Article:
Broken Blue Line: NYPD continues to tackle mental health crisis within department

Mental health within the NYPD continues to be a topic of conversation.

News 12 Staff

Nov 4, 2019, 10:30 PM

Updated 1,663 days ago


Mental health within the NYPD continues to be a topic of conversation.
Since the start of the year, 10 NYPD officers have taken their own lives as a result of suicide. While experts say we may never have an understanding, it does bring up the question of mental health and the current status of officers patrolling day to day on the streets of New York City.
This is now labeled a crisis by the department and it is not one the NYPD is facing on its own. According to Blue Help, 192 officers had taken their own lives across the country as of Nov. 1.
In July, News 12 spoke with Chief of Department Terence Monahan who says it is much greater than the stressors that come with the job. However, the NYPD is not denying that the job is stressful nor that what these officers see takes a toll.
Just last month, the NYPD and the mayor said changes are happening, including the steps in place when an officer is in crisis. "We changed our policy with respect to that so that if your guns are taken for medical reasons we will let you keep your shield … because when you're a cop, the shield, the gun becomes part of your identity. It's your job, so that's what we have begun to sort of understand that," said First Deputy Commissioner Benjamin Tucker.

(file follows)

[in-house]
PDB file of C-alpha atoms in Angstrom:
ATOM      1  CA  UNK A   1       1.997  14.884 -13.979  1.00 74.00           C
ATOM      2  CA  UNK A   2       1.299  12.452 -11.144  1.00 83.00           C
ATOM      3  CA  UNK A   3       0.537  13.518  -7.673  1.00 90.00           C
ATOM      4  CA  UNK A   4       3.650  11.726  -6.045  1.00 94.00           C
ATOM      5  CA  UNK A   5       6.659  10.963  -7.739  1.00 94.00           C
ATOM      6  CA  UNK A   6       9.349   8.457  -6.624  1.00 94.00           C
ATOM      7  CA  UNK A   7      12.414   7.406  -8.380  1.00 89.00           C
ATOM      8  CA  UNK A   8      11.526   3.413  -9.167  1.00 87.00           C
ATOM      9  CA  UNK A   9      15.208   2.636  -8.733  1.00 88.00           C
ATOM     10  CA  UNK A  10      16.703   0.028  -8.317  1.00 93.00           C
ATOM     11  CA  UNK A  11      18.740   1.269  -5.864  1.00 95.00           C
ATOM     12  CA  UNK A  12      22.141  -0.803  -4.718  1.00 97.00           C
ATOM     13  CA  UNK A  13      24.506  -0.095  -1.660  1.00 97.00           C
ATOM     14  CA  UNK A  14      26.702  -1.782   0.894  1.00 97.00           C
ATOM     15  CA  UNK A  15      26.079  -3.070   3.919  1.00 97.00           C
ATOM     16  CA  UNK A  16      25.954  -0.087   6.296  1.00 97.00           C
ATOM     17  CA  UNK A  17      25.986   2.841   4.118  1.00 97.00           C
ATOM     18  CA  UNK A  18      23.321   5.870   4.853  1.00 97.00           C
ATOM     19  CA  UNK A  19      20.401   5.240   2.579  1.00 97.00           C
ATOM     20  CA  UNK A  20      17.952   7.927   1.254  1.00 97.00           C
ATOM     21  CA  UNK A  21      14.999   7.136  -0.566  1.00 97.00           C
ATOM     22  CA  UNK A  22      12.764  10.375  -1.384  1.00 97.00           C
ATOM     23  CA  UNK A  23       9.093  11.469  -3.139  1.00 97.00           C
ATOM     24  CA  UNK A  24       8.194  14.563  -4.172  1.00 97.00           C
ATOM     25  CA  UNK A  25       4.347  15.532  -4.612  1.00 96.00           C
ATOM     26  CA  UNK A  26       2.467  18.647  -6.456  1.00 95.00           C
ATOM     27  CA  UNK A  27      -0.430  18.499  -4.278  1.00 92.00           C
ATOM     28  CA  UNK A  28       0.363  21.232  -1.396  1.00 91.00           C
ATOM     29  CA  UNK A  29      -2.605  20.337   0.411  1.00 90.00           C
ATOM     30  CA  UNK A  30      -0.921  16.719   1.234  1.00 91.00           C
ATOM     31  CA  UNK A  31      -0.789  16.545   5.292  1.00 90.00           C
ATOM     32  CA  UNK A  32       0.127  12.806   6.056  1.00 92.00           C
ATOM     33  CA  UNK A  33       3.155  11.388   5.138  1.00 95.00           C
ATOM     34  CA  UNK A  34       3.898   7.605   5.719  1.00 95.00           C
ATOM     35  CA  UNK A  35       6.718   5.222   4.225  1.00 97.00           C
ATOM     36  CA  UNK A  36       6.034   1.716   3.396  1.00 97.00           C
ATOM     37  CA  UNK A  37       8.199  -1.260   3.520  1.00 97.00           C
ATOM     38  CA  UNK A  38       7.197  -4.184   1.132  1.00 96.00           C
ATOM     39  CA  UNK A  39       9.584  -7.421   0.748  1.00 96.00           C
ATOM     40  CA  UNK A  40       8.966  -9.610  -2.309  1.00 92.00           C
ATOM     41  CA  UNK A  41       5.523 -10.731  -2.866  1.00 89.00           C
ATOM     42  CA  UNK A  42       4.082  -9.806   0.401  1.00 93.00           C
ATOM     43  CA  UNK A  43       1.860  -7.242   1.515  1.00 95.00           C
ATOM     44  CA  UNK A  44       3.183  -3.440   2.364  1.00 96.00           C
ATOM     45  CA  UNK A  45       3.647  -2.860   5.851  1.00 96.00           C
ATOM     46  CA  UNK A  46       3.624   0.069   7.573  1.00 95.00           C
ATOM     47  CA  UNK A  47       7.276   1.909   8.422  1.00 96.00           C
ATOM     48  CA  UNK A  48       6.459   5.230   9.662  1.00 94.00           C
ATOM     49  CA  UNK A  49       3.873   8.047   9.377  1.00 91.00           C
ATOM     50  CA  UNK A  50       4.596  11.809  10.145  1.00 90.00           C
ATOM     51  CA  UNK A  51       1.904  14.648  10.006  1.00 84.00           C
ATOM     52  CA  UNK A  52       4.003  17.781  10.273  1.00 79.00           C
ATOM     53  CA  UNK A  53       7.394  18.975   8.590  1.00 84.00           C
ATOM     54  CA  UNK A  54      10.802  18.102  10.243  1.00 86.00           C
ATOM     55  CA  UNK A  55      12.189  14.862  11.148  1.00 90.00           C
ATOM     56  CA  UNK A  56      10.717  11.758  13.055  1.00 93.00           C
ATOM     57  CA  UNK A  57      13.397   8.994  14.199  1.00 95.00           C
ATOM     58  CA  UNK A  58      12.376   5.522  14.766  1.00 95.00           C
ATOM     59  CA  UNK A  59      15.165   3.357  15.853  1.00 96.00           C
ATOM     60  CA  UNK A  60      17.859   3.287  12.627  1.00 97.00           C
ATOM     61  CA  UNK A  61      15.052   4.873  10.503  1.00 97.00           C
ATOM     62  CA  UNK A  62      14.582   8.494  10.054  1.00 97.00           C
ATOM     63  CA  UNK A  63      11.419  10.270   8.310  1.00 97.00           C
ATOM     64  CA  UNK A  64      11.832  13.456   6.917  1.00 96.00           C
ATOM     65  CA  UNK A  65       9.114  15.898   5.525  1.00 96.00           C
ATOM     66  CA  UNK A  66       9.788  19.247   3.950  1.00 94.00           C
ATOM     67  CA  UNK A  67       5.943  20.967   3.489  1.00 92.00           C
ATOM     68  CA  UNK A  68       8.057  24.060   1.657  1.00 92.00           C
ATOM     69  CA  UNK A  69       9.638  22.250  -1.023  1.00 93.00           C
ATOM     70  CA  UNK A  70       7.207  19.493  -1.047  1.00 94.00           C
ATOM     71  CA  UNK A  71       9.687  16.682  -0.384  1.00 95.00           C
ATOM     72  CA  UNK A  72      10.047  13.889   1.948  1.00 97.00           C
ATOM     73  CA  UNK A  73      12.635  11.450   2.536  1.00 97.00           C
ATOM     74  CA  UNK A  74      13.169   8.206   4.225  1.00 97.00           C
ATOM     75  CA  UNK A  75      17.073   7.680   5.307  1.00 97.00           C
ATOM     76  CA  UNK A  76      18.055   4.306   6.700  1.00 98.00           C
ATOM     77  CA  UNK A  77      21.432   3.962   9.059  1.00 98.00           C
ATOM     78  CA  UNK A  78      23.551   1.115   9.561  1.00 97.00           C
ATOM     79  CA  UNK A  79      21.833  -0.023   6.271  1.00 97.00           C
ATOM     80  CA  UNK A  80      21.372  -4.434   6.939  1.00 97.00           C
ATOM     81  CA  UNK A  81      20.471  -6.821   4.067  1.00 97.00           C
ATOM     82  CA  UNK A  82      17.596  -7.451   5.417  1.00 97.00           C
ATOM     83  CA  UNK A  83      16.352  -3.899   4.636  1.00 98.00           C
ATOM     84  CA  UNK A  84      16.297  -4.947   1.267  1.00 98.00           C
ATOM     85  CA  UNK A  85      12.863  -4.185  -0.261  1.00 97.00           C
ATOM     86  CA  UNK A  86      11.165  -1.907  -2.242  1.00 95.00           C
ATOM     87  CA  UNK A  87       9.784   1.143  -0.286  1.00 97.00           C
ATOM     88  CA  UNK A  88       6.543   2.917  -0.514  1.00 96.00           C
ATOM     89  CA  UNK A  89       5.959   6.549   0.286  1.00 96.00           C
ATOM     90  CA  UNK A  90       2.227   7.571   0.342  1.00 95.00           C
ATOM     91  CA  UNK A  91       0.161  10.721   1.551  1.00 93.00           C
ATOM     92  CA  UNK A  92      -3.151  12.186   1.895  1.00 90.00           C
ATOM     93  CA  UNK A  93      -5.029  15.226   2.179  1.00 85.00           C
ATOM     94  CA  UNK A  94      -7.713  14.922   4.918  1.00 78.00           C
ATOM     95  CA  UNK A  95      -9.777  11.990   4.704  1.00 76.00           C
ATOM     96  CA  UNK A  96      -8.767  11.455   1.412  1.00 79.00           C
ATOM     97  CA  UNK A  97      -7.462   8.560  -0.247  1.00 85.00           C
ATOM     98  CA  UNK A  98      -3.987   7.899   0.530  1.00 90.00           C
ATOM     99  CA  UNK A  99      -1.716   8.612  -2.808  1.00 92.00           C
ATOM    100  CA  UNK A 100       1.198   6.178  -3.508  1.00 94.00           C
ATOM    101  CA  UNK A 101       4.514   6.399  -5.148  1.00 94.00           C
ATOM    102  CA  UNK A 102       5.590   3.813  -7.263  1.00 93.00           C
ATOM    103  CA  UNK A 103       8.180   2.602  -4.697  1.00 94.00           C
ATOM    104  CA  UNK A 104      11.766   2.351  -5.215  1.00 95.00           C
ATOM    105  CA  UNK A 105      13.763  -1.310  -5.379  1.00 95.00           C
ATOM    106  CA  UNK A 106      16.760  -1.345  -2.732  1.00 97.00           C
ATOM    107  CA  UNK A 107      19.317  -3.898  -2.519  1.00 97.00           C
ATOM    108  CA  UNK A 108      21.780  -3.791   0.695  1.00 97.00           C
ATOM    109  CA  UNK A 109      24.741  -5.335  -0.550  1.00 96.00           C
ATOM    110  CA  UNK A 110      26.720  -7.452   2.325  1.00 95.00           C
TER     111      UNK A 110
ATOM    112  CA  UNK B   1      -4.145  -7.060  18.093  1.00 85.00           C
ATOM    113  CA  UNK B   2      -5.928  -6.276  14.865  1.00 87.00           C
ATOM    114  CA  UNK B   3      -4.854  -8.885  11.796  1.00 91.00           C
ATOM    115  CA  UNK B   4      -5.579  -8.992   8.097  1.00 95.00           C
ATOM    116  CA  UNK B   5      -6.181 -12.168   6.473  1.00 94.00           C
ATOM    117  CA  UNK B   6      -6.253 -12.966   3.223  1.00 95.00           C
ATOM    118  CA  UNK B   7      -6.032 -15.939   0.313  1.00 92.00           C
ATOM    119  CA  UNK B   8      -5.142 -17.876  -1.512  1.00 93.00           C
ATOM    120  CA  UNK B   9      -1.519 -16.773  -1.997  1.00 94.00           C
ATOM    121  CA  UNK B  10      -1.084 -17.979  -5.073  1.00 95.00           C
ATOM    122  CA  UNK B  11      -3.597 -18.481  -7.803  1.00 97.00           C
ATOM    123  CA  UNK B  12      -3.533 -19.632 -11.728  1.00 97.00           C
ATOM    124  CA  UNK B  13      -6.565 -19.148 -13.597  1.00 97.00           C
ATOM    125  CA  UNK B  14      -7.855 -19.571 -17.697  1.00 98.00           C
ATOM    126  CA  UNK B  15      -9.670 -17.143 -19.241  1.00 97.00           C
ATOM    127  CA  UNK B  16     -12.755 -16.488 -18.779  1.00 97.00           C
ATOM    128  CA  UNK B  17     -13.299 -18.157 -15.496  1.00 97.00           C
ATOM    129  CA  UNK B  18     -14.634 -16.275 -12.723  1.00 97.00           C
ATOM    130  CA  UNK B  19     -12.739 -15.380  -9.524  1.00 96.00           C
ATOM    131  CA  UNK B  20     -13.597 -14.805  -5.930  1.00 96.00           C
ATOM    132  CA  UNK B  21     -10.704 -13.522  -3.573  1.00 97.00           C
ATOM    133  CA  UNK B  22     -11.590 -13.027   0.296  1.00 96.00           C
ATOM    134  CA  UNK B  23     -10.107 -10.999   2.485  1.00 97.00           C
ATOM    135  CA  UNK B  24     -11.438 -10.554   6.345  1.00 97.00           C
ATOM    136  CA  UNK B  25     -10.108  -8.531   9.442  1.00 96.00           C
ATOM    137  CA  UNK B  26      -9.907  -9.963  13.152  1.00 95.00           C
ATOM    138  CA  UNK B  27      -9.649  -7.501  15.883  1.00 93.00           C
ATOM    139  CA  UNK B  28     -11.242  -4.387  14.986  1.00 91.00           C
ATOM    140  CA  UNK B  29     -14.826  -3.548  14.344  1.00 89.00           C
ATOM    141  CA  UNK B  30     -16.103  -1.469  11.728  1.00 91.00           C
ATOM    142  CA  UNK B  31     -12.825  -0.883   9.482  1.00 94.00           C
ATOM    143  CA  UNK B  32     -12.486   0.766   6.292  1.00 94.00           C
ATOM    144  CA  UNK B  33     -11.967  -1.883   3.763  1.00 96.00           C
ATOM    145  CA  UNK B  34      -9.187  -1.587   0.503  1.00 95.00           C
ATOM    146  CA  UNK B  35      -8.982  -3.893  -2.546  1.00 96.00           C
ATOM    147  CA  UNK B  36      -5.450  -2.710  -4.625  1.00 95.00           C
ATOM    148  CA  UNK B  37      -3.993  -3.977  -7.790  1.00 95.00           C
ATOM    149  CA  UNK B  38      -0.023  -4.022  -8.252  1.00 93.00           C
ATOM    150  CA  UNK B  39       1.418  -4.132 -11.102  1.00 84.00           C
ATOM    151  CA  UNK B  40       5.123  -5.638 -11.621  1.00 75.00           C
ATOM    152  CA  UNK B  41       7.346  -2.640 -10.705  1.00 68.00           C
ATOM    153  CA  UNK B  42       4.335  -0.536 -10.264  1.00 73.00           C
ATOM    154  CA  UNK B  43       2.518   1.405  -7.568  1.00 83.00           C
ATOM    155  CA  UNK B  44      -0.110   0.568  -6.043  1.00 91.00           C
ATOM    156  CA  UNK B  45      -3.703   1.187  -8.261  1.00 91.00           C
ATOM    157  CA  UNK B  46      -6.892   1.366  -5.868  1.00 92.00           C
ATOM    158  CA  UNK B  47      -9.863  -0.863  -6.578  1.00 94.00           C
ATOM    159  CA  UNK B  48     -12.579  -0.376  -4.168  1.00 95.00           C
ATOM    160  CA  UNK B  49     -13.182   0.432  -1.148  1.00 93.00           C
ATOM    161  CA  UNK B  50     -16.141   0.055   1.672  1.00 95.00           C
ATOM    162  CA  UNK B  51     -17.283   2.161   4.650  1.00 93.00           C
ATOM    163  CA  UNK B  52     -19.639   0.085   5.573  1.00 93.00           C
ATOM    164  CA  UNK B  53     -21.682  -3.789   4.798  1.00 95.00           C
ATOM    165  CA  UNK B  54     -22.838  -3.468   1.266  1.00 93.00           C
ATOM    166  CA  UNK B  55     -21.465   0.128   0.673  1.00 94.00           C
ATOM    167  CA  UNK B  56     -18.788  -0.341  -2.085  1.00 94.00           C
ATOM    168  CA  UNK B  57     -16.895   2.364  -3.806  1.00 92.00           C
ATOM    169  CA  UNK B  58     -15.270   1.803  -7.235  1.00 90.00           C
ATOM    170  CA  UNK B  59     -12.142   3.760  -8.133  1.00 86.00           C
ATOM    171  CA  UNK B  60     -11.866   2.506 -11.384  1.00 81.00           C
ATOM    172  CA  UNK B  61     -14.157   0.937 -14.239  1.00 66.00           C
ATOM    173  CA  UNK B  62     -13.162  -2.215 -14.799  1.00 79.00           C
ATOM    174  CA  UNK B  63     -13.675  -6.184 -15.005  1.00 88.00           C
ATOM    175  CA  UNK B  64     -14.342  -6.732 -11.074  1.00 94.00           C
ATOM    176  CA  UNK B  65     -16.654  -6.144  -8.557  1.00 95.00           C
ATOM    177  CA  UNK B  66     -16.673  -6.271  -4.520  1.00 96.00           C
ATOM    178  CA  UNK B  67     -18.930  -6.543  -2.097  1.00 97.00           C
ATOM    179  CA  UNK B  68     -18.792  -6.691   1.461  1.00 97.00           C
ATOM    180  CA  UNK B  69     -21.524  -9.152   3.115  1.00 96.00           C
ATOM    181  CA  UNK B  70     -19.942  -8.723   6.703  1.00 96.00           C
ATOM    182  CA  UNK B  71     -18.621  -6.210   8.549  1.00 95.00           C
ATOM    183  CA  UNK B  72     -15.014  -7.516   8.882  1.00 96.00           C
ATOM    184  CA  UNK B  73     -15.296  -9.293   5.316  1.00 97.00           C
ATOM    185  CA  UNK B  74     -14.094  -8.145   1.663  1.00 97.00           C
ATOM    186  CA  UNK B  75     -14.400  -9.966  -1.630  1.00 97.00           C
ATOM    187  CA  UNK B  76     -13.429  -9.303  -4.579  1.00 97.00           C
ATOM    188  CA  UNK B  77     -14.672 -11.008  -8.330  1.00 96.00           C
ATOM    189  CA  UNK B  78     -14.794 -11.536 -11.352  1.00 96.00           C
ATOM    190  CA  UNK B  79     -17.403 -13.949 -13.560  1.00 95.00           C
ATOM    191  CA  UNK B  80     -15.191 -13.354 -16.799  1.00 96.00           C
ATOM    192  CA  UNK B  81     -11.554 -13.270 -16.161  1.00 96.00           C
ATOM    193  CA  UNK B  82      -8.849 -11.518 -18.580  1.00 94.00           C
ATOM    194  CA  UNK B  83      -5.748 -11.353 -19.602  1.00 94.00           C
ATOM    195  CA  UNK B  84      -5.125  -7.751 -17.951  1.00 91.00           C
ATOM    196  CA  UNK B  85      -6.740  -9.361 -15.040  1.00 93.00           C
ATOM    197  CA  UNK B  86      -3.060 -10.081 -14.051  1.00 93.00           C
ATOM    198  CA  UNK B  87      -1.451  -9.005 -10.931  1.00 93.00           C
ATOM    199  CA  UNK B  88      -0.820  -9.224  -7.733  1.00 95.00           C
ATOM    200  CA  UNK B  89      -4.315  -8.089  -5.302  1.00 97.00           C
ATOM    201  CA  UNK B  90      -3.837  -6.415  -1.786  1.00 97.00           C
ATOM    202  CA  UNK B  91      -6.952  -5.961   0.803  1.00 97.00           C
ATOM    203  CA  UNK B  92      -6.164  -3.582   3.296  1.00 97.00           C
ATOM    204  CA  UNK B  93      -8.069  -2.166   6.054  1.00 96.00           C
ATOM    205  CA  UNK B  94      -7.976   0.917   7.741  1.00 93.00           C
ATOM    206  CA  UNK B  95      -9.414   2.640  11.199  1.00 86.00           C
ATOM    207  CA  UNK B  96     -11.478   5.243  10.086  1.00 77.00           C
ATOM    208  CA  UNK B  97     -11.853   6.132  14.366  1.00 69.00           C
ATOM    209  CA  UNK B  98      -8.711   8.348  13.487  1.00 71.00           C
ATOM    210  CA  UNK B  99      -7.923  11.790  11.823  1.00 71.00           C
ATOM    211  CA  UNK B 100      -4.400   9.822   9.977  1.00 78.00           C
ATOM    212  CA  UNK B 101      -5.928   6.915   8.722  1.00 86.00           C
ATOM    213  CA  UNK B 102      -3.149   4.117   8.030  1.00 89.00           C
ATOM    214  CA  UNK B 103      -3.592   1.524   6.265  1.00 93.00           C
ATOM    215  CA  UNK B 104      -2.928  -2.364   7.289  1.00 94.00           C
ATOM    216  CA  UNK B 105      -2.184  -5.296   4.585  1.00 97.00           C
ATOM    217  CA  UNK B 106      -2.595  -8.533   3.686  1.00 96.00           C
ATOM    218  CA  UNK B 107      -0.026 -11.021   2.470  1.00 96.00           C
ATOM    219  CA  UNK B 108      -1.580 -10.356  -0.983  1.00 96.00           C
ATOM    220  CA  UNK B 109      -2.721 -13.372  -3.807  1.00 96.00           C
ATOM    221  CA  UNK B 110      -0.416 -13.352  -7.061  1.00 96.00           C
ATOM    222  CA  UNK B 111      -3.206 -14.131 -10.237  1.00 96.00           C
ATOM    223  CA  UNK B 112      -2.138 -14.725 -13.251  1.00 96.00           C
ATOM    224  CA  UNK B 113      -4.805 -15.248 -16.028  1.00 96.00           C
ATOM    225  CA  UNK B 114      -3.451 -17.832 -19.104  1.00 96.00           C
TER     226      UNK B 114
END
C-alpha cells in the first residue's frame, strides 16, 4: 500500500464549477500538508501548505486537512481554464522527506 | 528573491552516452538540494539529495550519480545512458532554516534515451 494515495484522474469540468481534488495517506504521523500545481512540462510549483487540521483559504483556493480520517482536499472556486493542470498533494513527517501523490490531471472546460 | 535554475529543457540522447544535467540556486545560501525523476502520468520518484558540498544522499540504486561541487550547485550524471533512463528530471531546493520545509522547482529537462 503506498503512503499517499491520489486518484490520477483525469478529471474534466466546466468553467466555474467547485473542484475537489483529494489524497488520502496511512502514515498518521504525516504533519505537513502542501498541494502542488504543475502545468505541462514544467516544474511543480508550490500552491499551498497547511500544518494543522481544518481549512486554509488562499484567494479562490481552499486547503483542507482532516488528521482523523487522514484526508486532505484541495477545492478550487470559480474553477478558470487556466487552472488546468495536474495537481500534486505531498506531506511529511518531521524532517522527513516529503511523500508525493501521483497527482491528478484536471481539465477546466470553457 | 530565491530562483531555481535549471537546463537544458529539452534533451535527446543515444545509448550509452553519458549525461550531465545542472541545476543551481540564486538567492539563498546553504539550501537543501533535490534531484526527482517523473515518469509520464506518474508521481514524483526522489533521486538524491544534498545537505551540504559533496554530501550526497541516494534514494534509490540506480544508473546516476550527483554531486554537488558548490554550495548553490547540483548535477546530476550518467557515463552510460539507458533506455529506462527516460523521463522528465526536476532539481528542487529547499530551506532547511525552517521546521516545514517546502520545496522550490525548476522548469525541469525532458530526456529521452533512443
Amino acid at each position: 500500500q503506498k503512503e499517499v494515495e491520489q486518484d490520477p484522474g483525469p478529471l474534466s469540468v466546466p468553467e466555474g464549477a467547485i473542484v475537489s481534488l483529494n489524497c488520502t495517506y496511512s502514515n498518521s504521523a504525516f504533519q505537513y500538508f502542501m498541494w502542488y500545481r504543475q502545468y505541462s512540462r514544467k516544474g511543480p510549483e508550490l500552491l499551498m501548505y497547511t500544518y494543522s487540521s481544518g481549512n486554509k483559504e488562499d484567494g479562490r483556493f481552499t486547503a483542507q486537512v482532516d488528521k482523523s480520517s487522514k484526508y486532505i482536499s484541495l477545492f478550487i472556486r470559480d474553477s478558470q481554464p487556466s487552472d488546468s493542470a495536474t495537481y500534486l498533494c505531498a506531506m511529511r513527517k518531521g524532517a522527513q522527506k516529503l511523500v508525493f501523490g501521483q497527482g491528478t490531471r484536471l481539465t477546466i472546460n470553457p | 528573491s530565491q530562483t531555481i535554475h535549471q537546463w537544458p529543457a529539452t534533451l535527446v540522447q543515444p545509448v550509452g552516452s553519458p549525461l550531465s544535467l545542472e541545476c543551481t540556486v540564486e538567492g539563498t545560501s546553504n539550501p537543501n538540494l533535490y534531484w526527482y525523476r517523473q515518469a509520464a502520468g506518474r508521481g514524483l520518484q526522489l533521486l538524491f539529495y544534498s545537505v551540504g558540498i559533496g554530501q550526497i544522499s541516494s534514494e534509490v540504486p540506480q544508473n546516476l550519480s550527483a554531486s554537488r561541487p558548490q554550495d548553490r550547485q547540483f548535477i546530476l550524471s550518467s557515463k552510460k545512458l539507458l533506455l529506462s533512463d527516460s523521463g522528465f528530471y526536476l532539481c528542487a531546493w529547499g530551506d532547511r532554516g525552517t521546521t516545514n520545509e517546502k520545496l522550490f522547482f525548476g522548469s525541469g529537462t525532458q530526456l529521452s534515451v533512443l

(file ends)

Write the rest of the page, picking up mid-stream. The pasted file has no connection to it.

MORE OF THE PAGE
According to the NYPD, 1,200 uniformed members of the service interacted with the medical division regarding mental health issues in 2018. The department said about 300 of those 1,200 became cases where there was an additional follow-up required.
The department also said approximately 100 of them had their firearms removed and their duty status changed because of the severity of their condition.
To date, about 80% have had their firearms returned because they received treatment. "Do not misrepresent this. This is about life and death," said Mayor Bill de Blasio.
This fall, the NYPD launched a peer support program that trains officers to be peer support counselors in their precincts. "They're the ones that are going to be out there working with their fellow cops day in and day out. That trust is already there. What do we teach them, what did we share with them? The emphasis of listening. You don't have to solve someone's problems. It's helping people, asking, listening, to remind them ultimately cop or no cop, you're not alone," said Detective Jeff Thompson.
The NYPD has also partnered with New York-Presbyterian to create "Finest Care." This is a free confidential service that will provide comprehensive mental health services.
However, the question remains if this all is enough. New 12 will continue to follow the department's efforts and hold them accountable for the changes they say are being made.

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